英 [ɪə] 美[ɪr]
  • n. 耳朵;穗;听觉;倾听
  • vi. (美俚)听见;抽穗
  • n. (Ear)人名;(柬)伊



复数: ears;




ear 耳朵

1.耳朵,来自PIE*ous, 耳朵,进一步来自PIE*au,感知,词源同auricle, audit, aesthete.

2.麦穗,来自词根ac, 尖,刺,词源同acid, acumen.


ear: Ear for hearing and ear of corn seem in some way to belong together, but in fact they are two quite distinct words etymologically. Ear for hearing [OE] is an ancient term that goes right back to the Indo-European roots of the language. Its ancestor is the base *aus-, whose underlying signification was perhaps ‘perception’ (a variant, *au-, produced Greek aisthánomai ‘perceive’).

This lies behind the term for ‘ear’ in the majority of European languages: French oreille, for example, Italian orecchio, Spanish oreja, Romanian ureche, Irish ó, Russian and Polish ucho, and modern Greek autí. Its Germanic descendant, *auzon, produced German ohr, Dutch oor, Gothic ausō, Swedish öra, and English ear.

The etymological sense of ear of corn [OE] is ‘spike’ of corn. The word comes from a prehistoric Germanic *akhuz, which goes back ultimately to the Indo-European base *ak- ‘be pointed or sharp’ (ultimate source of English acid, acne, acute, eager, edge, and oxygen).

=> acid, acne, acute, eager, edge, oxygen
ear (n.1)
"organ of hearing," Old English eare "ear," from Proto-Germanic *auzon (cognates: Old Norse eyra, Danish øre, Old Frisian are, Old Saxon ore, Middle Dutch ore, Dutch oor, Old High German ora, German Ohr, Gothic auso), from PIE *ous- "ear" (cognates: Greek aus, Latin auris, Lithuanian ausis, Old Church Slavonic ucho, Old Irish au "ear," Avestan usi "the two ears").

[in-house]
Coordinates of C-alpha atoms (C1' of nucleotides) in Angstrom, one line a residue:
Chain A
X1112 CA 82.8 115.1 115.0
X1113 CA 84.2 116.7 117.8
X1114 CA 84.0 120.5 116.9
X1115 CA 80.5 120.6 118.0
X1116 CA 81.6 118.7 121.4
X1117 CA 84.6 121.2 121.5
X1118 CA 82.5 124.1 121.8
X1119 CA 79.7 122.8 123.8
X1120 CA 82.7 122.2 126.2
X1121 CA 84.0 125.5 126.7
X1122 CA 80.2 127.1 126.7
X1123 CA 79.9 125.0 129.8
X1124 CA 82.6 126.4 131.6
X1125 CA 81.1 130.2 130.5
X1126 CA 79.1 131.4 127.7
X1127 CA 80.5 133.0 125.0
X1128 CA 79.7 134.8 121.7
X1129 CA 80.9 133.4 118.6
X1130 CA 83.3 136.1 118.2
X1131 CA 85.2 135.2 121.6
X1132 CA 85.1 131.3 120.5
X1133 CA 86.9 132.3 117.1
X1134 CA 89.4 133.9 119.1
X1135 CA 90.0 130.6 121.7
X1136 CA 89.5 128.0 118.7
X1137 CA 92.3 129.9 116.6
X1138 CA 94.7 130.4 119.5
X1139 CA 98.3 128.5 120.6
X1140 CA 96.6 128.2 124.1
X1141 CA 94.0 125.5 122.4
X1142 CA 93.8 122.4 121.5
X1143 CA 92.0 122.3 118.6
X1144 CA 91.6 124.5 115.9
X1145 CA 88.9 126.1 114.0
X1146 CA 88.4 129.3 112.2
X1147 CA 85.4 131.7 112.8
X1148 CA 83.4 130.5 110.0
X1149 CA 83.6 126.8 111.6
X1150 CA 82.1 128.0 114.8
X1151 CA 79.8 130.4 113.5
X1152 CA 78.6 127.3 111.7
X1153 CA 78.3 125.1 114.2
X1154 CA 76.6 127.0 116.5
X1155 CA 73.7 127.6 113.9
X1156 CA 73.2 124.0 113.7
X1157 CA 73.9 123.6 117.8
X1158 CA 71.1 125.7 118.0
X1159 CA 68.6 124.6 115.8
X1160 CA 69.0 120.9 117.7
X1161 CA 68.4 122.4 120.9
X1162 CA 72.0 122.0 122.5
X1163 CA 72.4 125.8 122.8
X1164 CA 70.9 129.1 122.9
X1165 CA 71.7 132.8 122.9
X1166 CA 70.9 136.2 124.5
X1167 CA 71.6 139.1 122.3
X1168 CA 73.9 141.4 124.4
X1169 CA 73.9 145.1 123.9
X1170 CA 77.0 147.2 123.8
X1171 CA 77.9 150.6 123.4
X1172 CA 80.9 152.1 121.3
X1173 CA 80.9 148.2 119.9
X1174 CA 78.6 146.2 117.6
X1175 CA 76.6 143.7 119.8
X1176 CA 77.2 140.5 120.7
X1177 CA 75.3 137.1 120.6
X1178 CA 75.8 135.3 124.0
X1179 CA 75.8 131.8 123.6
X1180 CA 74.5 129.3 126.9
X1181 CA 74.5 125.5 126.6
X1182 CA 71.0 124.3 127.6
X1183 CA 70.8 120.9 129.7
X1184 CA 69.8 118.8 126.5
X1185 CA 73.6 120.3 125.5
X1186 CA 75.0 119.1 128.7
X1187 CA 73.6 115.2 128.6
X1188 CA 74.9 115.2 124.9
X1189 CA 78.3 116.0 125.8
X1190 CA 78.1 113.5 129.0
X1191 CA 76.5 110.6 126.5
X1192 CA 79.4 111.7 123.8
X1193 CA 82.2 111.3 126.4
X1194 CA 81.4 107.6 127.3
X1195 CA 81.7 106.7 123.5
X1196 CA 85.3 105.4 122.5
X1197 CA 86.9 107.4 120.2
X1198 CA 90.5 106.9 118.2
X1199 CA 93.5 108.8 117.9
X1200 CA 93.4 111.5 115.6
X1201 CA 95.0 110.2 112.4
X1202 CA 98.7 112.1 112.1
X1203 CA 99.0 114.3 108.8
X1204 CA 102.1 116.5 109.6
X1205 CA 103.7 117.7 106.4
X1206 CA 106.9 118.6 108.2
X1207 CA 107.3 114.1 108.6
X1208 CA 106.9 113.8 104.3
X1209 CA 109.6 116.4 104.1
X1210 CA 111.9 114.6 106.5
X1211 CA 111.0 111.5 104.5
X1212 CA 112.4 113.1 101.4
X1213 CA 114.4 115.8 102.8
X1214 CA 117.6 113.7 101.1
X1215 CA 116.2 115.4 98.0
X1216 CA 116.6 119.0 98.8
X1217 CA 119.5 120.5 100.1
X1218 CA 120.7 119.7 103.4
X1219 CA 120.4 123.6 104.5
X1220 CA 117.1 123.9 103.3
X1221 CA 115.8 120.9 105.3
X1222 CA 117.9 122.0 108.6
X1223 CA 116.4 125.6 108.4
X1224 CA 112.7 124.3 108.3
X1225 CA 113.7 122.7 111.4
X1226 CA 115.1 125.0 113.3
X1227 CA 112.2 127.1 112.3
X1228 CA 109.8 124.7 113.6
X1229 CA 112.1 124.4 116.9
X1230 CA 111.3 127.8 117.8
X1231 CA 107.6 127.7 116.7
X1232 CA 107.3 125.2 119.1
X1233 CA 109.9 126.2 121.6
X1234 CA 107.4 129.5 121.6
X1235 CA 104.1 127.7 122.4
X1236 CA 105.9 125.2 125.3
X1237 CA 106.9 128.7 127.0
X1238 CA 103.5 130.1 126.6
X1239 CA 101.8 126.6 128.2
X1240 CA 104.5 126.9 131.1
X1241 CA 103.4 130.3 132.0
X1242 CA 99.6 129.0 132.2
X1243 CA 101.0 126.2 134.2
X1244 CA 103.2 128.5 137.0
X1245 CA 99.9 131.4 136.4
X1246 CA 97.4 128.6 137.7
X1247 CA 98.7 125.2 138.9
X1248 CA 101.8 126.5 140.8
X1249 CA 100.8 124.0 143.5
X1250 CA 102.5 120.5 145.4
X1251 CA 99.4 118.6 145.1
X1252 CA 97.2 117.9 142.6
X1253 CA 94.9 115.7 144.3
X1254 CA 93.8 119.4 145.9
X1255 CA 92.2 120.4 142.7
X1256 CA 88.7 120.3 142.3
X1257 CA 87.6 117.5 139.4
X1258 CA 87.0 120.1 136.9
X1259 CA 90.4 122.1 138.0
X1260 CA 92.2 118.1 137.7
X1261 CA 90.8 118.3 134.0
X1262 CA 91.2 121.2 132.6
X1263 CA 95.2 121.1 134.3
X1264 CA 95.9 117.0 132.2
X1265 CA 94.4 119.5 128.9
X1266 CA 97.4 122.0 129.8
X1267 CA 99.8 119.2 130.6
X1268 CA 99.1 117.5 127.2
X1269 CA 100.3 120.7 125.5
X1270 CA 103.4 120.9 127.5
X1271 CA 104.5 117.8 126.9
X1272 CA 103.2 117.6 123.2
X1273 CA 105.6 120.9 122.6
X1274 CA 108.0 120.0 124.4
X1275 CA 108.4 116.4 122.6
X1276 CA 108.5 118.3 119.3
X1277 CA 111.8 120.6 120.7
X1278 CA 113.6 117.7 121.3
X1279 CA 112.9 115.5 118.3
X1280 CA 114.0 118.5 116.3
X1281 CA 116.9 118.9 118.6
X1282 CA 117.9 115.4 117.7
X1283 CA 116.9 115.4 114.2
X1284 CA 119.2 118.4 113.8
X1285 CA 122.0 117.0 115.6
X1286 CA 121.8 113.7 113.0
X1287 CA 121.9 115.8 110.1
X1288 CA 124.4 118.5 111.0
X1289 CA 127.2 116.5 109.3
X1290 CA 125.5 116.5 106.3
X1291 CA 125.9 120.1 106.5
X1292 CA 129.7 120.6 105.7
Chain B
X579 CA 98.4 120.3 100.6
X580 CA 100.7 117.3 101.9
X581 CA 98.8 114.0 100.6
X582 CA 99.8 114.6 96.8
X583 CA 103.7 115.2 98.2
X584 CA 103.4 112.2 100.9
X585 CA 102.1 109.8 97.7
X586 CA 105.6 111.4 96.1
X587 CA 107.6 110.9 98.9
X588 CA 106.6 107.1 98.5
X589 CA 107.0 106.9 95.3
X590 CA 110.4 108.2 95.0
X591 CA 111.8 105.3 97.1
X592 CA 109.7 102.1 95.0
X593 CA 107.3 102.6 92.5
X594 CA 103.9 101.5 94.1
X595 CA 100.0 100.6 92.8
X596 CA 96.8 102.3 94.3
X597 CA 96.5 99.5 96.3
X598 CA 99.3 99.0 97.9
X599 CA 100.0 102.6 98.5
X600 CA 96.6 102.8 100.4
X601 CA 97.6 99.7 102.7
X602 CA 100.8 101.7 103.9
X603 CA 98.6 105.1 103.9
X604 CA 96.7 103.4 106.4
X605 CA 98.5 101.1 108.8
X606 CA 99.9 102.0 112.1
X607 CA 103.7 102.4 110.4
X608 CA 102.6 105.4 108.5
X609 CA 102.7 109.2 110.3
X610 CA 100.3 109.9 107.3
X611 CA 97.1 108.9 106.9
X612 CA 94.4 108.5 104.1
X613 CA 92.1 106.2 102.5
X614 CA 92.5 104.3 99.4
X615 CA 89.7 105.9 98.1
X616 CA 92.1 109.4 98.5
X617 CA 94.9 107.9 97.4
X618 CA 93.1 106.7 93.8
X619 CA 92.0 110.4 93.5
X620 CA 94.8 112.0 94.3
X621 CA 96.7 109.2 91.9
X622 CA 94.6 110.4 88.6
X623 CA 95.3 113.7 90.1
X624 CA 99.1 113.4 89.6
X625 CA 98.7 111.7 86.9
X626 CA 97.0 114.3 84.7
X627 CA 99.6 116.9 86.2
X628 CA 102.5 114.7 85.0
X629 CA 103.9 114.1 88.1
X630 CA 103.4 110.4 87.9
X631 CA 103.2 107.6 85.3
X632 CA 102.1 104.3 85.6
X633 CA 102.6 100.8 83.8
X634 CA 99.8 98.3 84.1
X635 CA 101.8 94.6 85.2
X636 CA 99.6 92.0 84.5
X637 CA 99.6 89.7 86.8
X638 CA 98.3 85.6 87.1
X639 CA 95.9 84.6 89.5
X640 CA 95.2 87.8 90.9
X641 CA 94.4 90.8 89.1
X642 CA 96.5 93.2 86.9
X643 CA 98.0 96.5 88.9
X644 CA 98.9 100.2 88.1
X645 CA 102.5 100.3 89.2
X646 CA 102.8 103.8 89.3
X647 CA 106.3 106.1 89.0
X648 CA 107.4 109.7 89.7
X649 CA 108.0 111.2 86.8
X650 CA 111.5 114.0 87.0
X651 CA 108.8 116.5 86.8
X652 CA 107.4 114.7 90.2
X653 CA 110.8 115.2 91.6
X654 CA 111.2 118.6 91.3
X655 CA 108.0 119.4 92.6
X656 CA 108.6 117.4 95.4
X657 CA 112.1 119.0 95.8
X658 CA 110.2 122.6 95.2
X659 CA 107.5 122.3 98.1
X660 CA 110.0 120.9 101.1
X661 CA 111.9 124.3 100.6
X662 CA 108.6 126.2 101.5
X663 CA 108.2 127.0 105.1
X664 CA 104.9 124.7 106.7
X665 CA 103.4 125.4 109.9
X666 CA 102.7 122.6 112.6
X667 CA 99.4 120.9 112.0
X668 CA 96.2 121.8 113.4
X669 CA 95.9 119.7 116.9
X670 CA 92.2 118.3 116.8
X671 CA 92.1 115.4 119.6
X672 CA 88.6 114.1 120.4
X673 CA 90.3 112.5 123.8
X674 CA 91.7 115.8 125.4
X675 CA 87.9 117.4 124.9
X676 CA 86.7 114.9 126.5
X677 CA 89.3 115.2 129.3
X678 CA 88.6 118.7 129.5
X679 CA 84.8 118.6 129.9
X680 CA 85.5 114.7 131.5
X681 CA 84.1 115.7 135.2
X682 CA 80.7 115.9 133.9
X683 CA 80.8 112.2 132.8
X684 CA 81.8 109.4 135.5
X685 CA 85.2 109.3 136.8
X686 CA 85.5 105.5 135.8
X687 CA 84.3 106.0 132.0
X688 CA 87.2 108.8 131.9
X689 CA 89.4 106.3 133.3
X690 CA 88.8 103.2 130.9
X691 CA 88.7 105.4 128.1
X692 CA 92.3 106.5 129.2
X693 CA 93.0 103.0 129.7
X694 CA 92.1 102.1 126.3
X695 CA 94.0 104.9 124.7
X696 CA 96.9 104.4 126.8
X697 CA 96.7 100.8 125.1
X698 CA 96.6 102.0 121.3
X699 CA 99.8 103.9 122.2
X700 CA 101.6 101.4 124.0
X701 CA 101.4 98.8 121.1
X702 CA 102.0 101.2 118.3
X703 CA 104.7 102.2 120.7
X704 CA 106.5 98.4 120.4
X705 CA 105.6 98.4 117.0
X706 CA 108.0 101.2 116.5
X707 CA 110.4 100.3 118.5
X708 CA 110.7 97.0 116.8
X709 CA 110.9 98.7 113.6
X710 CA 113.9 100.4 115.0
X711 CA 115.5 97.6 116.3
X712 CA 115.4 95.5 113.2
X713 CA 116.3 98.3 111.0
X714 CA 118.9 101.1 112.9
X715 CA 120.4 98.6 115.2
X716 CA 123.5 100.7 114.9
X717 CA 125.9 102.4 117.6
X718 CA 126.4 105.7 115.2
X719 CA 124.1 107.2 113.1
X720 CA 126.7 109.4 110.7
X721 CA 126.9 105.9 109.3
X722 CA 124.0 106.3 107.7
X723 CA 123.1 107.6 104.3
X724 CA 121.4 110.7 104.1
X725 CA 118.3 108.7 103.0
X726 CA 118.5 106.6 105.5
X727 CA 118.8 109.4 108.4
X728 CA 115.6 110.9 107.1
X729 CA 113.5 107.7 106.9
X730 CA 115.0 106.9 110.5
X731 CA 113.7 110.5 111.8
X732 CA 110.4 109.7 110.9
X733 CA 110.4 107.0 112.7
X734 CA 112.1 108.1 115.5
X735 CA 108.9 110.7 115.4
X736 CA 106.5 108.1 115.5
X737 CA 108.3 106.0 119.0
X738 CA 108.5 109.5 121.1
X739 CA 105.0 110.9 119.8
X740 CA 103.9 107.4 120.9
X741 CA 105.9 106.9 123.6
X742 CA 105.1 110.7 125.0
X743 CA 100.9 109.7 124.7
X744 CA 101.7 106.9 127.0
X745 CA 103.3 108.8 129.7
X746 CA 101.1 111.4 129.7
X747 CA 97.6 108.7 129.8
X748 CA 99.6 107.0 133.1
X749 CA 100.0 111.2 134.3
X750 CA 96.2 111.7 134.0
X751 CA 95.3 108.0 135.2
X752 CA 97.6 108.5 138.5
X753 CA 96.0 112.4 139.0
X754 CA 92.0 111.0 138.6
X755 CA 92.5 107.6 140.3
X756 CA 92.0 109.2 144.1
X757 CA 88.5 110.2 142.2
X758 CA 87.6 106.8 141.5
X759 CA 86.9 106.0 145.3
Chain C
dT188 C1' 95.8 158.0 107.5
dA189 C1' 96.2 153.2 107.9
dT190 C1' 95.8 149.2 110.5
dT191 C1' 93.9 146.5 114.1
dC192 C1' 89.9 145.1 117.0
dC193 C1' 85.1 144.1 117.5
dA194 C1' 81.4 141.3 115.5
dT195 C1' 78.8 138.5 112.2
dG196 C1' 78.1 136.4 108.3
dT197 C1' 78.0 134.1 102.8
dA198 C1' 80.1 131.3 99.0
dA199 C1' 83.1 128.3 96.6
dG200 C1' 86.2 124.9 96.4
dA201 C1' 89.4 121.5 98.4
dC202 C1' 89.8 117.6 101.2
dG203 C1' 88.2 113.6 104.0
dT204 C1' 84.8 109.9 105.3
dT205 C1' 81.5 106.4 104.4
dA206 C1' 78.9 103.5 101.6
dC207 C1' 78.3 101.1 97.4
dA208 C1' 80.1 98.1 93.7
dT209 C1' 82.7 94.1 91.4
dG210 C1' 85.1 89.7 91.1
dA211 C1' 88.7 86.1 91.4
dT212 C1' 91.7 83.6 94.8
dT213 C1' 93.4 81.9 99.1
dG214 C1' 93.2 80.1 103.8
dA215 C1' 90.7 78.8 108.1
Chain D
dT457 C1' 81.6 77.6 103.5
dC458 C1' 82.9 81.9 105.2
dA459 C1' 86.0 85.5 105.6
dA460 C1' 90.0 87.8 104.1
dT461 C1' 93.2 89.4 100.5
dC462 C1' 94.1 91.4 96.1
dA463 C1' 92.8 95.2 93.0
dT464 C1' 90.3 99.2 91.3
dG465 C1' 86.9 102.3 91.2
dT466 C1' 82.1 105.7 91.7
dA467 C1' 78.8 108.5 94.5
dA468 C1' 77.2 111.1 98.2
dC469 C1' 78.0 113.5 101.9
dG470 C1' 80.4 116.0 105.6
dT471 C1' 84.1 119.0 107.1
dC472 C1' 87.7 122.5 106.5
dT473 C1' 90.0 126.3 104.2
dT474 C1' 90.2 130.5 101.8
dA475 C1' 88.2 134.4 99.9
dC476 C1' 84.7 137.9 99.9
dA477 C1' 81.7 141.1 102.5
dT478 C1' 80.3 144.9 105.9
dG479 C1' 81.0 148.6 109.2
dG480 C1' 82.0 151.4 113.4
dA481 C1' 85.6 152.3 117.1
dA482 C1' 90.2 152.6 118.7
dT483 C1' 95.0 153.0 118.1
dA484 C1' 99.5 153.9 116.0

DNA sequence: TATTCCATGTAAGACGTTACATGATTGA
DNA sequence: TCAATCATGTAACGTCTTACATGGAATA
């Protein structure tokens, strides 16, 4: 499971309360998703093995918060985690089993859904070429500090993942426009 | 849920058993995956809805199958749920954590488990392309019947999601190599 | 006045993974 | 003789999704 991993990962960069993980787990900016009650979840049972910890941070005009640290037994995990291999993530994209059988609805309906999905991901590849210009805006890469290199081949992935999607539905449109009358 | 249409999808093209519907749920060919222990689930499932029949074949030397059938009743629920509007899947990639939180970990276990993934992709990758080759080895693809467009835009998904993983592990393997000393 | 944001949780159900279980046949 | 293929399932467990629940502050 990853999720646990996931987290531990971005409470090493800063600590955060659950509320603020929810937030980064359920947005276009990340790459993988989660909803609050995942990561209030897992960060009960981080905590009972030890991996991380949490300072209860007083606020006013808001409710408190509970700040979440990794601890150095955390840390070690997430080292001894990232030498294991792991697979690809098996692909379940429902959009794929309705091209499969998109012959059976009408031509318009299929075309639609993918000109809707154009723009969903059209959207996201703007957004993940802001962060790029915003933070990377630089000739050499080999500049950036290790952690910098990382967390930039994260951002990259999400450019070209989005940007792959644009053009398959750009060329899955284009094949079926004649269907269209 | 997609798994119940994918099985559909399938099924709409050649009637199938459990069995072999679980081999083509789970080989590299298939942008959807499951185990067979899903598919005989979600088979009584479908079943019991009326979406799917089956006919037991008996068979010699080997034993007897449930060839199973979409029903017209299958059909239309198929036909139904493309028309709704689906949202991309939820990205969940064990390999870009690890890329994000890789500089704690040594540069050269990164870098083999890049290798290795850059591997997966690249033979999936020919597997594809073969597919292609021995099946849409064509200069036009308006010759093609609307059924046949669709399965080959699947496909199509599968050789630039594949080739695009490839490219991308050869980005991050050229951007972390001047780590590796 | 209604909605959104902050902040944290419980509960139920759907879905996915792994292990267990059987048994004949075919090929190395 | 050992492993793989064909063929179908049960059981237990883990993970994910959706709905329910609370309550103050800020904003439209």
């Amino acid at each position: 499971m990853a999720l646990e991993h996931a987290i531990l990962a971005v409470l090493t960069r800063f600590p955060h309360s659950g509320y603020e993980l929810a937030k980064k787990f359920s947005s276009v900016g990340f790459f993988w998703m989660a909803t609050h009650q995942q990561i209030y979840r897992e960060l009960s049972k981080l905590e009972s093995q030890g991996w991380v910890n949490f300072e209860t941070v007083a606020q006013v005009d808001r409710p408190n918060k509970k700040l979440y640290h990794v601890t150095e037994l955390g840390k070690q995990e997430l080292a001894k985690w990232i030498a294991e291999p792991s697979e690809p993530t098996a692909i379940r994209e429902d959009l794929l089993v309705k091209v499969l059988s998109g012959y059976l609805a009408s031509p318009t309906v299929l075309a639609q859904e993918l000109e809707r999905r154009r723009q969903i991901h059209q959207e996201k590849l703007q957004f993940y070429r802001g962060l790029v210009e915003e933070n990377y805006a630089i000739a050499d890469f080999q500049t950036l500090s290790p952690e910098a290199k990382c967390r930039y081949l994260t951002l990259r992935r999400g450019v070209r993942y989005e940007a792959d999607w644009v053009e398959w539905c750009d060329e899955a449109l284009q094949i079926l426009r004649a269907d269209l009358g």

þe harde harte of man, þat lat in godis word atte ton ere & vt atte toþir. [sermon, c. 1250]
In music, "capability to learn and reproduce by hearing," 1520s, hence play by ear (1670s). The belief that itching or burning ears means someone is talking about you is mentioned in Pliny's "Natural History" (77 C.E.). Until at least the 1880s, even some medical men still believed piercing the ear lobes improved one's eyesight. Meaning "handle of a pitcher" is mid-15c. (but compare Old English earde "having a handle"). To be wet behind the ears "naive" is from 1902, American English. Phrase walls have ears attested from 1610s. French orielle, Spanish oreja are from Latin auricula (Medieval Latin oricula), diminutive of auris.
ear (n.2)
"grain part of corn," from Old English ear (West Saxon), æher (Northumbrian) "spike, ear of grain," from Proto-Germanic *akhuz (cognates: Dutch aar, Old High German ehir, German Ähre, Old Norse ax, Gothic ahs "ear of corn"), from PIE root *ak- "sharp, pointed" (source of Latin acus "chaff, husk of corn," Greek akoste "barley;" see acrid).


1. Her ear, shoulder and hip are in a straight line.


2. Simon finished dialing and clamped the phone to his ear.


3. She sat on Rossi's knee as he whispered in her ear.


4. Build her up with kindness and a sympathetic ear.


5. Hearing can be affected by ear wax blocking the ear canal.